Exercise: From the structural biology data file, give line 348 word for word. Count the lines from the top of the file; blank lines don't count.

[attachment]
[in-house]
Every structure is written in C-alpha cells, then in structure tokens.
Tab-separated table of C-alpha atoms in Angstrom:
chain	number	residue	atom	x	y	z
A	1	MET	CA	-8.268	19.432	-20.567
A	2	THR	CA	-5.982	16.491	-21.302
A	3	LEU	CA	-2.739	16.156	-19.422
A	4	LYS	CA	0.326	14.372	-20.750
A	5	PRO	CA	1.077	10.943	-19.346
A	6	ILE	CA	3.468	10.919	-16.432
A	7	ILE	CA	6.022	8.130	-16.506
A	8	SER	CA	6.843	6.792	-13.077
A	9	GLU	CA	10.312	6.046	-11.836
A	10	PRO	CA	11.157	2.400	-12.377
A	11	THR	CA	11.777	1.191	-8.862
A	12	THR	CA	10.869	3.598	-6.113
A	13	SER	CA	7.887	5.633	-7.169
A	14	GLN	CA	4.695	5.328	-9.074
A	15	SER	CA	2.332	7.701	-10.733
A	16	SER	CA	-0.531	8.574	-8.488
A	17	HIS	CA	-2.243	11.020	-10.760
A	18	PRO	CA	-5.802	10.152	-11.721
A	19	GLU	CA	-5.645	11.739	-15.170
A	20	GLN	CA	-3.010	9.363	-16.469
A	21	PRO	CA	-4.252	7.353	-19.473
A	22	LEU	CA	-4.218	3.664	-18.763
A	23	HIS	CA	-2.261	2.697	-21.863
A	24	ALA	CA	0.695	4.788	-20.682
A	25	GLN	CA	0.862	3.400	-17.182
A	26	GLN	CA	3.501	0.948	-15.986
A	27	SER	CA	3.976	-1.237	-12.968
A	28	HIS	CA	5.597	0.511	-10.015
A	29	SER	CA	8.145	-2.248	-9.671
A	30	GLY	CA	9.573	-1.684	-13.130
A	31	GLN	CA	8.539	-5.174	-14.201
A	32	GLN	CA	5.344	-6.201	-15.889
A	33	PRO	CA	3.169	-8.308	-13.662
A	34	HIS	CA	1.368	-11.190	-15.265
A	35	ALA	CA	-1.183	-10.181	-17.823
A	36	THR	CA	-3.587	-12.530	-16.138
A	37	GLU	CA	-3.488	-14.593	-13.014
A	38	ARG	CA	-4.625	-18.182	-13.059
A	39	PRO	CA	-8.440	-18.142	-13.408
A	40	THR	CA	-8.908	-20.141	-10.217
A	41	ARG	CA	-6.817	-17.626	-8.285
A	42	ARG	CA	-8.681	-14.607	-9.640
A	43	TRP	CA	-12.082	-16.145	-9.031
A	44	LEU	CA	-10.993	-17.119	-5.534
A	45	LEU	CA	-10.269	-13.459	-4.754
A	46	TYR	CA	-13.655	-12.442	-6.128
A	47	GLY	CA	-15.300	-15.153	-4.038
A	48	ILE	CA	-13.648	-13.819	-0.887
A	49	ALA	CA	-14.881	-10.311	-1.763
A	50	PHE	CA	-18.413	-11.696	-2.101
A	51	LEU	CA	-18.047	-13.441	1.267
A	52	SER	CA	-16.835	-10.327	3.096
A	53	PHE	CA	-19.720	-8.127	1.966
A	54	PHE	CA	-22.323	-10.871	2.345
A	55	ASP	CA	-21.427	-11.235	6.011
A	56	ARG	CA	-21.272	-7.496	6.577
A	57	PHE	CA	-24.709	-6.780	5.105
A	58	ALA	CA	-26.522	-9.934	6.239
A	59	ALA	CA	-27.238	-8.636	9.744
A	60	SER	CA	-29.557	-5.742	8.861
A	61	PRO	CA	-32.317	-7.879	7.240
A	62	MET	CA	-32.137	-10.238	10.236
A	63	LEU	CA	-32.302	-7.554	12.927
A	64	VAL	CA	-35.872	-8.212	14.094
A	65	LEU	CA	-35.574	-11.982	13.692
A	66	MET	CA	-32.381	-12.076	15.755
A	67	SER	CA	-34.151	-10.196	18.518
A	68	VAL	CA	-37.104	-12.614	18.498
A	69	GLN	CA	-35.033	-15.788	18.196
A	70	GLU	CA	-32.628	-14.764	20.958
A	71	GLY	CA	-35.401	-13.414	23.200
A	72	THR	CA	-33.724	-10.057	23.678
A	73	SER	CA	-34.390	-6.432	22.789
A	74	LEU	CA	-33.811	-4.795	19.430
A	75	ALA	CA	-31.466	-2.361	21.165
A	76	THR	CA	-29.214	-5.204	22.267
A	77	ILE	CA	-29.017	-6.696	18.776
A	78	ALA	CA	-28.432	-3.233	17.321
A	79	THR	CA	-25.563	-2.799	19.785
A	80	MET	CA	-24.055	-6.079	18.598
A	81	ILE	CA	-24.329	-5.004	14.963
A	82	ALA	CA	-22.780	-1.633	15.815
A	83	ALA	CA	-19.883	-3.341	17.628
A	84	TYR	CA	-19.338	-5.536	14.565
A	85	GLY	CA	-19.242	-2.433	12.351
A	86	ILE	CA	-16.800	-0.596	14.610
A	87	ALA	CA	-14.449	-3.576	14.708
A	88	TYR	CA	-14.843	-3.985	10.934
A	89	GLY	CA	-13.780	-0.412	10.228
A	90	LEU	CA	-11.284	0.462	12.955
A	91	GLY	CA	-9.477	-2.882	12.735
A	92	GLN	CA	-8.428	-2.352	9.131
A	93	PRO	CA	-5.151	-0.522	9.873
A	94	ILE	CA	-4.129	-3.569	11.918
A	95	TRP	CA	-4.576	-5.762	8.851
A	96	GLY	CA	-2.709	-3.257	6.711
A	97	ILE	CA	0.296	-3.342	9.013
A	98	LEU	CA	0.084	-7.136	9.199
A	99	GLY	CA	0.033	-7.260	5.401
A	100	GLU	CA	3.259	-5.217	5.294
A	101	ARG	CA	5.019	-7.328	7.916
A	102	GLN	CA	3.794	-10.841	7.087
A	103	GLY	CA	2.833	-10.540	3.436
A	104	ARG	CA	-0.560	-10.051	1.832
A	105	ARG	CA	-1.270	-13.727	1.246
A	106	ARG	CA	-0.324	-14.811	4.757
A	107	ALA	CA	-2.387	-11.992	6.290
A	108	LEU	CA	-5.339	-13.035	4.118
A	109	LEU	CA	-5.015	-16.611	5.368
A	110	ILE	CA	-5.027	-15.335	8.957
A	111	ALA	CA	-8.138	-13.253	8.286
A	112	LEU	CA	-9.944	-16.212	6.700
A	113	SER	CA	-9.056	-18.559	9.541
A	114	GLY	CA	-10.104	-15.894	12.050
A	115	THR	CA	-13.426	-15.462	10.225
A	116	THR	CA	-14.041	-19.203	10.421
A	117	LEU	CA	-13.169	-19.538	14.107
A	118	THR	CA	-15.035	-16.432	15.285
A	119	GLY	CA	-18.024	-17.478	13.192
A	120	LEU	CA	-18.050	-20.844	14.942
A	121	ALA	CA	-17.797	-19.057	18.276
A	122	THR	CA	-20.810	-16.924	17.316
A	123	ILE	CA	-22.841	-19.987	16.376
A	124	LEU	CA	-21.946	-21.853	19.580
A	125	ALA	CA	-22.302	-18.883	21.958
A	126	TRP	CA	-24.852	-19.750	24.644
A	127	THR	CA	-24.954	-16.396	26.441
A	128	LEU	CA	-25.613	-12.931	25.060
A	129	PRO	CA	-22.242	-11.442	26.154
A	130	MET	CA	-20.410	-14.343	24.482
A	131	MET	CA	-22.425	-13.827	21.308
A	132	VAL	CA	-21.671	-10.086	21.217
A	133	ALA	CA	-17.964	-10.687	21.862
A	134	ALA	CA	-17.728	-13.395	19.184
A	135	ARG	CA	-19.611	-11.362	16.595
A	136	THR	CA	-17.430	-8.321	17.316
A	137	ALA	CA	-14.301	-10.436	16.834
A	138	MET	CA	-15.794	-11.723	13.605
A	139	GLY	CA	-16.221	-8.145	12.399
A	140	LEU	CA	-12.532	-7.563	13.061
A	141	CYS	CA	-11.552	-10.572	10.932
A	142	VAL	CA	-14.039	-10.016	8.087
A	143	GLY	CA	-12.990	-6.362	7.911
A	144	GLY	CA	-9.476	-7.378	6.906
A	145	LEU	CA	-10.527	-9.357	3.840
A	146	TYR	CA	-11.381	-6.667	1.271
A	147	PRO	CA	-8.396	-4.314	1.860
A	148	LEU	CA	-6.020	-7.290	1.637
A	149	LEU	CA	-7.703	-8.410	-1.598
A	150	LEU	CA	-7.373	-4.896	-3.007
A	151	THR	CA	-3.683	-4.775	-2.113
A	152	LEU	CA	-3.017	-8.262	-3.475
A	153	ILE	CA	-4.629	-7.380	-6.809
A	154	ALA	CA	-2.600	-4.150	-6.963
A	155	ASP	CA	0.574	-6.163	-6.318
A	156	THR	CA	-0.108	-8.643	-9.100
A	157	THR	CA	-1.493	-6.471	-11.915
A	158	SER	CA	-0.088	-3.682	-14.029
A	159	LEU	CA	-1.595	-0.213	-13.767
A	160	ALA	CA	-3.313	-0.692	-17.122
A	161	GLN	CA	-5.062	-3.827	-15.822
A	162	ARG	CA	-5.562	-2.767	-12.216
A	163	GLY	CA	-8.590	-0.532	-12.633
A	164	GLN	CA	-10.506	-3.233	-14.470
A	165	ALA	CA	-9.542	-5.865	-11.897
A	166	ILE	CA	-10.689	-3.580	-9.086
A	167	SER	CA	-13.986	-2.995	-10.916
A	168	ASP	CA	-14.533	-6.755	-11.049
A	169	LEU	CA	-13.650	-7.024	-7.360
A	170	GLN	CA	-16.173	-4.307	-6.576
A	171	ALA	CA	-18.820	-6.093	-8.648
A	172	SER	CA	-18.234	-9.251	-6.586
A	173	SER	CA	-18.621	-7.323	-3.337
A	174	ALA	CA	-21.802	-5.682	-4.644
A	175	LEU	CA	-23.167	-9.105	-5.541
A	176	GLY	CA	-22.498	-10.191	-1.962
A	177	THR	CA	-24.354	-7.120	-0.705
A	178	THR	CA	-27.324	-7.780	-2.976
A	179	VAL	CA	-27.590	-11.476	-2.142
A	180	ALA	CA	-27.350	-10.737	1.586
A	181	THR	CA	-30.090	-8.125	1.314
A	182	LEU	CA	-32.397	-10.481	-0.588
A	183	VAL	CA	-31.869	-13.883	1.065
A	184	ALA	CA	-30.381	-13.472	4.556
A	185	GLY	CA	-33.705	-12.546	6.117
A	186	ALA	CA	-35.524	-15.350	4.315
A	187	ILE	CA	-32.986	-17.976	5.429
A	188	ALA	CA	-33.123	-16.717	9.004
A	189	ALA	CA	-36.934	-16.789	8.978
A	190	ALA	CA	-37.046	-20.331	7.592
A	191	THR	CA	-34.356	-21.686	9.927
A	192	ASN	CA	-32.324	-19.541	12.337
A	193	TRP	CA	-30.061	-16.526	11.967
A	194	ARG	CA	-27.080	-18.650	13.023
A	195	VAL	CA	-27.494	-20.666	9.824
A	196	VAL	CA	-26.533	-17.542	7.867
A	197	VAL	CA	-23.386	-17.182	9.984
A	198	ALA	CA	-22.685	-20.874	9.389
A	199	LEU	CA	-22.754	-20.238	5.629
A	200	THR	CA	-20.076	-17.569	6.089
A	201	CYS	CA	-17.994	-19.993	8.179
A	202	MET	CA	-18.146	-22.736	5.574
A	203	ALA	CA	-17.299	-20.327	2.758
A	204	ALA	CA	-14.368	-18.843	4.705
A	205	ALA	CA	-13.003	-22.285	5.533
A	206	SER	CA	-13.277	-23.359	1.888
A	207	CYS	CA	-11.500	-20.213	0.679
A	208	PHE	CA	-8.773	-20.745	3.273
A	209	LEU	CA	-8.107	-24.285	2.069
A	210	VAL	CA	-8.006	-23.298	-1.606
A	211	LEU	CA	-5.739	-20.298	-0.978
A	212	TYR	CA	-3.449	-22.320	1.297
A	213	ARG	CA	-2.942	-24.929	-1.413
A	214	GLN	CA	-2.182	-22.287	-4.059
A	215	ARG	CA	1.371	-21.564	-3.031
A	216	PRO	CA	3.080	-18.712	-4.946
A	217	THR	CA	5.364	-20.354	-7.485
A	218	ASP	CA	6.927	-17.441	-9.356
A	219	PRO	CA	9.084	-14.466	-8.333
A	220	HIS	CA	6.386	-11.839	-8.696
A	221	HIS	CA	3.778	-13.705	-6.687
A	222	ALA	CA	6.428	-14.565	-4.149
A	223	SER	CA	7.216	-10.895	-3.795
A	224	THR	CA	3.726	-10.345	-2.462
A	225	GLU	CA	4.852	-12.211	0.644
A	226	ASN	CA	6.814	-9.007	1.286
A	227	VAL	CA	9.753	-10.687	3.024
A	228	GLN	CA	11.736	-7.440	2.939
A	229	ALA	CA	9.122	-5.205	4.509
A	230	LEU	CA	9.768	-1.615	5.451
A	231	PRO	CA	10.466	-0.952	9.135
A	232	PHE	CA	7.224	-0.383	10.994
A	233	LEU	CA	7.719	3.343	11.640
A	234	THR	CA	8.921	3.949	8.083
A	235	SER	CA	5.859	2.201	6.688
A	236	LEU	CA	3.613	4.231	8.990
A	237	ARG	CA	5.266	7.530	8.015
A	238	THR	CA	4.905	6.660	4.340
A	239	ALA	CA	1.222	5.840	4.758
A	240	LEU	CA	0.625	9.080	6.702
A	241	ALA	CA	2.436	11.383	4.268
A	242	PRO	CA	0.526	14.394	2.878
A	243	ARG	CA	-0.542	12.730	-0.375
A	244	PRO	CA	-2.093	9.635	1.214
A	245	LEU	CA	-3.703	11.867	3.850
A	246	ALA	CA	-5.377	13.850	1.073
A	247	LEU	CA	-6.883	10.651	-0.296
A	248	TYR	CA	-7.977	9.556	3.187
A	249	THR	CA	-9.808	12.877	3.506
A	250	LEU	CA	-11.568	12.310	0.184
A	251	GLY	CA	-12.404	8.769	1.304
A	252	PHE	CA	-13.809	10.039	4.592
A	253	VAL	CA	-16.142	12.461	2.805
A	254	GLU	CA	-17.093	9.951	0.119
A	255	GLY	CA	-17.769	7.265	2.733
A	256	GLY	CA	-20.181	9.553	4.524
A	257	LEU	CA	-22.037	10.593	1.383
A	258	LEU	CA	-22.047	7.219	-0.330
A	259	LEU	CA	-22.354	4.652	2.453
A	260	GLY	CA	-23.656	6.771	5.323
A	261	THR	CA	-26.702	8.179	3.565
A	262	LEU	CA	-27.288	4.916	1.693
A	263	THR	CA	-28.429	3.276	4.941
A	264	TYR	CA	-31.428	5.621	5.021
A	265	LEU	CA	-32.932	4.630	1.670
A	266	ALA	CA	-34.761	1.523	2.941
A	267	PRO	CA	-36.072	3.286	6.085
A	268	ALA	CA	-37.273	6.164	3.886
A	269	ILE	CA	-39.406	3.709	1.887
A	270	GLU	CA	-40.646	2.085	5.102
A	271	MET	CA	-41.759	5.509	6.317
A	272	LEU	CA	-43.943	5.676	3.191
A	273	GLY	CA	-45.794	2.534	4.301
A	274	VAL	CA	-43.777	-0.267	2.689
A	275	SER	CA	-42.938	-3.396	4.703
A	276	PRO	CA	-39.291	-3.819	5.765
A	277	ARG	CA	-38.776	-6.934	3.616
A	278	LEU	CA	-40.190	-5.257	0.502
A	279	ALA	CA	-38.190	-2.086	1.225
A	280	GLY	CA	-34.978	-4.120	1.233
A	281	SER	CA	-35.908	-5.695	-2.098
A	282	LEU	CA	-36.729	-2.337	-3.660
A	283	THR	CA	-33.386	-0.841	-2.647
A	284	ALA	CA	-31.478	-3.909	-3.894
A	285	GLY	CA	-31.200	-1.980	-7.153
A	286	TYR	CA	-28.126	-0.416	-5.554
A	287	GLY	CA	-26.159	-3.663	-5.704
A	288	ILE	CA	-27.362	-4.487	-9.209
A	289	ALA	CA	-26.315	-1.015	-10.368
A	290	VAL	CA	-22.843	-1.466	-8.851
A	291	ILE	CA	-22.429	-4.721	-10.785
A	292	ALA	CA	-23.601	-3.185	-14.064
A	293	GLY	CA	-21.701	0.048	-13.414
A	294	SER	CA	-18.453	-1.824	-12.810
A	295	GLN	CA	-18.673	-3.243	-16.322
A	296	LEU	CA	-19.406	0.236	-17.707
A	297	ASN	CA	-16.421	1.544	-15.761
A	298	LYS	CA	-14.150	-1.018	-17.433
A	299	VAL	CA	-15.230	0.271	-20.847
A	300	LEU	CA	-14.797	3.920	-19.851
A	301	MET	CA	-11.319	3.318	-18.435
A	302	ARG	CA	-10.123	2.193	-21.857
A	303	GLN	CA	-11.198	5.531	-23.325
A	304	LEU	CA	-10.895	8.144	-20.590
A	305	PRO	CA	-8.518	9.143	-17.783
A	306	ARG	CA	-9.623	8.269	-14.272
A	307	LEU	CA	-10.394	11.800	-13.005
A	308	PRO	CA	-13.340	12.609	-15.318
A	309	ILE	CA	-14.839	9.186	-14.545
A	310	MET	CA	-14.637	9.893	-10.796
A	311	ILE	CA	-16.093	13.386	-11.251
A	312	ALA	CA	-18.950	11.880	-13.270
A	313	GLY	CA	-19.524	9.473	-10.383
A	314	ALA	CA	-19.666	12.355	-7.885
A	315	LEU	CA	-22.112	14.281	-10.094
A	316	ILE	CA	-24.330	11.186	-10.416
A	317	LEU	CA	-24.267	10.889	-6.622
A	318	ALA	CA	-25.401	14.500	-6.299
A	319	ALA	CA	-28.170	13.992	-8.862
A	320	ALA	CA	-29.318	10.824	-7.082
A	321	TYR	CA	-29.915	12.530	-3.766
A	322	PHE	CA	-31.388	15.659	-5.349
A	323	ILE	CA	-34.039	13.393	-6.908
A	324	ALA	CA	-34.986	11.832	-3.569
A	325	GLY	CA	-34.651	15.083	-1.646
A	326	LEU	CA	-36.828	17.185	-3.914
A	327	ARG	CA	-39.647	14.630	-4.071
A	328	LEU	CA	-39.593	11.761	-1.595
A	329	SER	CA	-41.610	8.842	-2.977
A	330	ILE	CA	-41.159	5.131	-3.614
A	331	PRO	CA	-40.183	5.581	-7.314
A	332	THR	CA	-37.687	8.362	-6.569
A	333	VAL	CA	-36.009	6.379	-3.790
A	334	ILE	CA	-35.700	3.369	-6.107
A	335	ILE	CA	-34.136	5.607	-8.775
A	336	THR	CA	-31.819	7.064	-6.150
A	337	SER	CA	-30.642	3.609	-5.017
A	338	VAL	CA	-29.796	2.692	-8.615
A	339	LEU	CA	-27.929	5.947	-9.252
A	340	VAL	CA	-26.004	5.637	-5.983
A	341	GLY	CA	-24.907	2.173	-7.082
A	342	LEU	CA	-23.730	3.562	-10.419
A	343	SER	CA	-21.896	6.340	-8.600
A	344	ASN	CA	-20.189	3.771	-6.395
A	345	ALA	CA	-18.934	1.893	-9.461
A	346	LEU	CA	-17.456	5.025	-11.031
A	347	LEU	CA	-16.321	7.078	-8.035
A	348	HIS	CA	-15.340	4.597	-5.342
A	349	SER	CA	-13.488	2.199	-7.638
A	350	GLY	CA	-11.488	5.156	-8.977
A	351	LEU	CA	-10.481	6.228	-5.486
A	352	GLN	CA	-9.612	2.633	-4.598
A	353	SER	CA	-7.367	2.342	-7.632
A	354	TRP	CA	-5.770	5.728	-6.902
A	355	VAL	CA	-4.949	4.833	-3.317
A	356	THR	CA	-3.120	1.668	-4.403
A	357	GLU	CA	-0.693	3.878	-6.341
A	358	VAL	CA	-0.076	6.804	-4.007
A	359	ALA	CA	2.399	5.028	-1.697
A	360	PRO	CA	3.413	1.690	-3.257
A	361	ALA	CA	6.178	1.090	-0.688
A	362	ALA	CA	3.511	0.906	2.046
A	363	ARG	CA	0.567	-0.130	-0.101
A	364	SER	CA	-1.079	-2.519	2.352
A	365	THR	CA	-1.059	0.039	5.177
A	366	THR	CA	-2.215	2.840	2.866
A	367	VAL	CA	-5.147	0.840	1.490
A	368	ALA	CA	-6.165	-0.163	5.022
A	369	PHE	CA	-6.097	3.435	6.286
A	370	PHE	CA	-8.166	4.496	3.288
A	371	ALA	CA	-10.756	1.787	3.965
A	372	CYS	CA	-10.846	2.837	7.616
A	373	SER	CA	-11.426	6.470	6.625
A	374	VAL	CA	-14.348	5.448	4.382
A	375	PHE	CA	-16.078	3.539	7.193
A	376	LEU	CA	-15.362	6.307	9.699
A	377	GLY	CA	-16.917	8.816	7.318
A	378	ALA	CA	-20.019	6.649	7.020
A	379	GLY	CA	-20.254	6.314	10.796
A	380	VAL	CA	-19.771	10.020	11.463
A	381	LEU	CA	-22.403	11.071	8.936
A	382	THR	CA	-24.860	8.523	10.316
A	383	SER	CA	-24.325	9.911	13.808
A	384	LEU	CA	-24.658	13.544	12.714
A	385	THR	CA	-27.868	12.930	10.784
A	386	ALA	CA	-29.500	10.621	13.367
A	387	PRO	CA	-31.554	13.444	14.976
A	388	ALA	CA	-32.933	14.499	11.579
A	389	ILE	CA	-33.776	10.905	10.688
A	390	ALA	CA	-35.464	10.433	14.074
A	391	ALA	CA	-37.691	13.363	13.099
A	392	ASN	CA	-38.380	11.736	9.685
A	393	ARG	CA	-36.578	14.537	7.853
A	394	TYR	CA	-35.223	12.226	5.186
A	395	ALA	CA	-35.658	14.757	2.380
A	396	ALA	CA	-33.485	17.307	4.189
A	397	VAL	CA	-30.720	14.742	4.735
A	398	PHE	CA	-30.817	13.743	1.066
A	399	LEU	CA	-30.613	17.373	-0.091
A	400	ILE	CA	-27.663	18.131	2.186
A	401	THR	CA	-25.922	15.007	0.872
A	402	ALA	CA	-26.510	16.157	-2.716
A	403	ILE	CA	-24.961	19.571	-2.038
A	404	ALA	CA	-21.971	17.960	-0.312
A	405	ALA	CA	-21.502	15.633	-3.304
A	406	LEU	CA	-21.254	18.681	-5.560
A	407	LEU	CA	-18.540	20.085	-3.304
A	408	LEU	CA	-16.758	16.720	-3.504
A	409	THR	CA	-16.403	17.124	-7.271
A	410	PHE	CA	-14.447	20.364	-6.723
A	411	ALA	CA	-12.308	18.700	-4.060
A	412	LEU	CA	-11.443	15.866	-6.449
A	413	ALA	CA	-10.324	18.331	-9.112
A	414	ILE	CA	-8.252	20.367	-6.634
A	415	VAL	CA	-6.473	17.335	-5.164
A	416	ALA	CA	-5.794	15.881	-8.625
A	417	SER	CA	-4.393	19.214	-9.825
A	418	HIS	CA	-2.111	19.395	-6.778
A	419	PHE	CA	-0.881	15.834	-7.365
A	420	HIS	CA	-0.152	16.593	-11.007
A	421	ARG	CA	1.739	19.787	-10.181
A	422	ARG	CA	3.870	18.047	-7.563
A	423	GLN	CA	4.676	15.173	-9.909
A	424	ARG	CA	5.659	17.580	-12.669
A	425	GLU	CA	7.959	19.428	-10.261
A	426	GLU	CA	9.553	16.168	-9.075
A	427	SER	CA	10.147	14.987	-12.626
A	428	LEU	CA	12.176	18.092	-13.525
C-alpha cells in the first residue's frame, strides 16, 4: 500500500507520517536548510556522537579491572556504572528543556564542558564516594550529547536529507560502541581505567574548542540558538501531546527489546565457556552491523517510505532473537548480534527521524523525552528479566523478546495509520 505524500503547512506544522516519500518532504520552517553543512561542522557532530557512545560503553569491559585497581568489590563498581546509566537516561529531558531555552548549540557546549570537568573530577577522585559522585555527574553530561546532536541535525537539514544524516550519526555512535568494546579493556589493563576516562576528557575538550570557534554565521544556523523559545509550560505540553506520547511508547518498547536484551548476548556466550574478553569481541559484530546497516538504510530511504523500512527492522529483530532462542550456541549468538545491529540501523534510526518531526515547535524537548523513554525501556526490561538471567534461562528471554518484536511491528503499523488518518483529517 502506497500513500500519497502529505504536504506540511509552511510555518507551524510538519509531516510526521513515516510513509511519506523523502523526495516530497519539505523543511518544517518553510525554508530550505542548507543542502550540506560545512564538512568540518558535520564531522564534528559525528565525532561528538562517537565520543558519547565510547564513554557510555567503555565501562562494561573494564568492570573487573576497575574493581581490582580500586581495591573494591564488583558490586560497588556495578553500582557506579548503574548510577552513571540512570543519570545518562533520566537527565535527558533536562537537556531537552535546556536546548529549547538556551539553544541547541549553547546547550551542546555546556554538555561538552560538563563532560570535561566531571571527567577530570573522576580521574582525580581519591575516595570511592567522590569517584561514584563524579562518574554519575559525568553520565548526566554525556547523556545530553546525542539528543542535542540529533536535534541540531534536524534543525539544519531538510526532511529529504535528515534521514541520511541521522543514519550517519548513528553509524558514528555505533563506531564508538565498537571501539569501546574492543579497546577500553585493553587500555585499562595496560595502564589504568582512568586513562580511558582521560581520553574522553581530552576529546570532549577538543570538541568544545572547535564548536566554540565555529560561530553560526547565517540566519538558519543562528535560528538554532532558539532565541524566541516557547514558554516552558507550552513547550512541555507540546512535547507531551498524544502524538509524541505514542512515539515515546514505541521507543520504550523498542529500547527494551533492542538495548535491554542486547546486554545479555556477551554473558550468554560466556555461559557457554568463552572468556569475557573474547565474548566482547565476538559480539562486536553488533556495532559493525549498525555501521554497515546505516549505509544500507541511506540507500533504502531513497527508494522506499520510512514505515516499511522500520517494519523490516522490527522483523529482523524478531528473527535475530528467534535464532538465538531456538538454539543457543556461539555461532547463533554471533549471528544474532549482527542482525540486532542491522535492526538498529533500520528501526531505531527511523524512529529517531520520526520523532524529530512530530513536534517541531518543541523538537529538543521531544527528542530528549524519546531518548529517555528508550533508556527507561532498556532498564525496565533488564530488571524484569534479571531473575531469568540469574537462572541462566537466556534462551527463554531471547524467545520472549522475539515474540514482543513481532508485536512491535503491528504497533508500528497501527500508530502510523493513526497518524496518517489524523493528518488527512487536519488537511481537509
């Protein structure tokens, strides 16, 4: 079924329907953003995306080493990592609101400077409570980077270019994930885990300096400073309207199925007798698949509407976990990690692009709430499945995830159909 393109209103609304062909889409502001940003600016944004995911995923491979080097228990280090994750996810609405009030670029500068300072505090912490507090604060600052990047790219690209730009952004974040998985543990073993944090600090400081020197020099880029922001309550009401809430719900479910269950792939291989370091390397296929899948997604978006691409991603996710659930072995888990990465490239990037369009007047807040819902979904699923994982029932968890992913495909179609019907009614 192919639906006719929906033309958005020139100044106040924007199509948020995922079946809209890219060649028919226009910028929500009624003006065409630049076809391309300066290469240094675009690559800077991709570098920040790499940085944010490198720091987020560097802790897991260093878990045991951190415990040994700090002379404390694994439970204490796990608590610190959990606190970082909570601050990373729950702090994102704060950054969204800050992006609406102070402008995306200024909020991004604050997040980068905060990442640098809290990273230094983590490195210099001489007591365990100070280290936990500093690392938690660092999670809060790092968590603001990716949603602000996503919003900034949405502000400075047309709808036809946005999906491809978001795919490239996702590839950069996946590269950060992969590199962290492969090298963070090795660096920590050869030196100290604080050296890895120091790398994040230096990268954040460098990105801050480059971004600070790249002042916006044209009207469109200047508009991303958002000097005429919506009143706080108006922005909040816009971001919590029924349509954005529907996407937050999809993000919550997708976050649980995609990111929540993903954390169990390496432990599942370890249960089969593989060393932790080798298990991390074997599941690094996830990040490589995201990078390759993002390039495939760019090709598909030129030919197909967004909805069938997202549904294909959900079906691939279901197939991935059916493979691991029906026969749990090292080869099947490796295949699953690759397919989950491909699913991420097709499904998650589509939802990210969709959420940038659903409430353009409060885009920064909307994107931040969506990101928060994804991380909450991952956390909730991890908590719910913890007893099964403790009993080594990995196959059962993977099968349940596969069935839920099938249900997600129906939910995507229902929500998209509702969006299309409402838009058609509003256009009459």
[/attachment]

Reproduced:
A	344	ASN	CA	-20.189	3.771	-6.395